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While strolling around Toronto's downtown core, surrounded by modern infrastructure and technology, it can be hard to see the deep history that lies behind various landmarks and monuments in the area.

The Truth and Reconciliation on the Streets of Toronto Tour – held recently as part of the 2017 Congress of the Humanities and Social Sciences at Ryerson University – aimed to raise awareness about areas in Toronto connected to Indigenous history. Participants in the walking tour were educated on the history of various landmarks in the vicinity of the Ryerson campus and their distinctive relationship to Canada's aboriginal community.

The tour was led by Jon Johnson, organizer for First Story Toronto and a professor at York University, and Karyn Recollet of the Women and Gender Studies Institute at the University of Toronto.

"I think the takeaway is really thinking about the ways in which people move together in this space that is Toronto, that is a very sacred and special place with all these long-lasting relationships and all these hopes for the future," Ms. Recollet said.

Among the highlights of the tour:

1) The Toronto Carrying Place Trail

Yonge Street north of Dundas Street

The area of Yonge and Dundas that most Torontonians have come to know as a central part of the city was once part of a major portage route used by Indigenous people. The Toronto Carrying Place was the most important First Nations trail in Southern Ontario and the main route connecting Lake Ontario with Lake Simcoe and the northern Great Lakes. The Carrying Place Trail was a vital trade route for the First Nations and also later by the French and English settlers.

2) Egerton Ryerson

Gould Street

Another stop along the tour was at a statue of Egerton Ryerson, a leading figure in 19th-century Ontario education and politics and the namesake of Ryerson University. Ryerson believed that education should be free, universal and compulsory, but he also believed in different systems of education for white and Indigenous children. His beliefs are known to have played a role in the establishment of the residential-school system. While Ryerson's reforms revolutionized education for white students in Canada, he recommended that industrial boarding schools be adopted for the education of Indigenous children as a means of assimilating then into European culture. According to the recent Truth and Reconciliation Commission report, during the years that residential schools operated across Canada an estimated 150,000 Indigenous children were forced into them. Truth and Reconciliation chair Justice Murray Sinclair has told the media that the TRC has documented the deaths of over 6,000 residential school students (out of 150,000)  as a result of their school experience over the years the residential schools operated.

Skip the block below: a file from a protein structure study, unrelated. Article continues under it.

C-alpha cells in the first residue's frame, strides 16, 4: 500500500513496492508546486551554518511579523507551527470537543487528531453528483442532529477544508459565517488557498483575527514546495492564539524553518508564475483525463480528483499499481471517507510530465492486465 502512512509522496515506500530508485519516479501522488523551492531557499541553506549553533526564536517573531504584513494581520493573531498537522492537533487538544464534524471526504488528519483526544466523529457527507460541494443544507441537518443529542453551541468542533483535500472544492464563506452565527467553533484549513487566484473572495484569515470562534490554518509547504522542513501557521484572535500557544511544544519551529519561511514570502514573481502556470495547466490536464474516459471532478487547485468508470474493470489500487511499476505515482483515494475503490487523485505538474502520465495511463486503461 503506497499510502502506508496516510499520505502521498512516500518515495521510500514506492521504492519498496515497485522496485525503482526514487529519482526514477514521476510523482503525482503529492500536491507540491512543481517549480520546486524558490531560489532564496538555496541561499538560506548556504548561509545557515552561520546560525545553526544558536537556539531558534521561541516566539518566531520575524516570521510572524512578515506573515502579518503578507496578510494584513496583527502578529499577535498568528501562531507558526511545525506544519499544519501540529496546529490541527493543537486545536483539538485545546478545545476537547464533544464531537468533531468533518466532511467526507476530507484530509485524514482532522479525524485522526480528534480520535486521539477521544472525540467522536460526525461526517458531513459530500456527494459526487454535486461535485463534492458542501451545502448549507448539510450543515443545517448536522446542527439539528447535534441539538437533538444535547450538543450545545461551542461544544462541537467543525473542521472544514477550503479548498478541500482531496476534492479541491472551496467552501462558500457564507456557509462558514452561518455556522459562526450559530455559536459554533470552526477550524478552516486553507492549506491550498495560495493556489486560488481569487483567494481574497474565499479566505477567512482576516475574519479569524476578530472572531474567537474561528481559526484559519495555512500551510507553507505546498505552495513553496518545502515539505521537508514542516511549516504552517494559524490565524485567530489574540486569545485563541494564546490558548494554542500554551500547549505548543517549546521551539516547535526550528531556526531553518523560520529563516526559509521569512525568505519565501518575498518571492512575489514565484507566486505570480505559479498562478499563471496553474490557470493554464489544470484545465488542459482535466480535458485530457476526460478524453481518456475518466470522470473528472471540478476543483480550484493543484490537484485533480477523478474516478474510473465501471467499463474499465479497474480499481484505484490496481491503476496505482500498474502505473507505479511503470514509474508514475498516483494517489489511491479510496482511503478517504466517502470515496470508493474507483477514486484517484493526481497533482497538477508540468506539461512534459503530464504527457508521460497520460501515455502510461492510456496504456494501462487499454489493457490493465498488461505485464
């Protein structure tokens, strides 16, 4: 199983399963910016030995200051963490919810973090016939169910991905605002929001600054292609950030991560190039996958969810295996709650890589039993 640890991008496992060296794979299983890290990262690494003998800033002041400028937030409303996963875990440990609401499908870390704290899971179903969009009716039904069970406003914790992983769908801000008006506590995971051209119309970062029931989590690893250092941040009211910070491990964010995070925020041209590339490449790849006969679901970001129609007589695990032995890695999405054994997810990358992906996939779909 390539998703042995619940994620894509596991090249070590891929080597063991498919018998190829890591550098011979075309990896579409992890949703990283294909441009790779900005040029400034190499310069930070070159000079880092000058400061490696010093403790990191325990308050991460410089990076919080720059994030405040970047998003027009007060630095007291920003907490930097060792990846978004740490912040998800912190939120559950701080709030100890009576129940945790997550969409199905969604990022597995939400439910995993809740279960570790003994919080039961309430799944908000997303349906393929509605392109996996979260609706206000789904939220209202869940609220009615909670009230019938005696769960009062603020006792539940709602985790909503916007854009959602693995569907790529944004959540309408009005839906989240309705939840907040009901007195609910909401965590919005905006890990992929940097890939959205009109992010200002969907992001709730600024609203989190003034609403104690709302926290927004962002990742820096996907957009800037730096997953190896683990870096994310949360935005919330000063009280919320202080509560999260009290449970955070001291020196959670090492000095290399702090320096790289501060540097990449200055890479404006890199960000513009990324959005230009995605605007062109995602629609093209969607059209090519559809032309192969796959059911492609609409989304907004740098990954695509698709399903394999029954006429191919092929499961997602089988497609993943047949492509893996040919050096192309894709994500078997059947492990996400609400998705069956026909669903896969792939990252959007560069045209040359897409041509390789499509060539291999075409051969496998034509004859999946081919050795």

3) Allan Gardens

Jarvis and Carlton Streets

The park is known as a meeting place for the Indigenous community in the city, with many nearby agencies and organizations dedicated to aboriginal causes. Northeast of the park on Carlton Street was the home of Dr. Oronhyatekha (Dr. O), who was a Mohawk physician, the CEO of a multinational financial institution and a notable figure in the history surrounding British colonization and the Indigenous community. Dr. O was also the first known Indigenous Oxford scholar and a strong voice for the rights of women, children and minorities. As a well-recognized figure in the Victorian era, he gave speeches on issues of Indigenous suffrage and social equity.

The tour ended on the note of reconciliation and how people living in Toronto can make an effort to learn about the important Indigenous history to be found at various points throughout the city.

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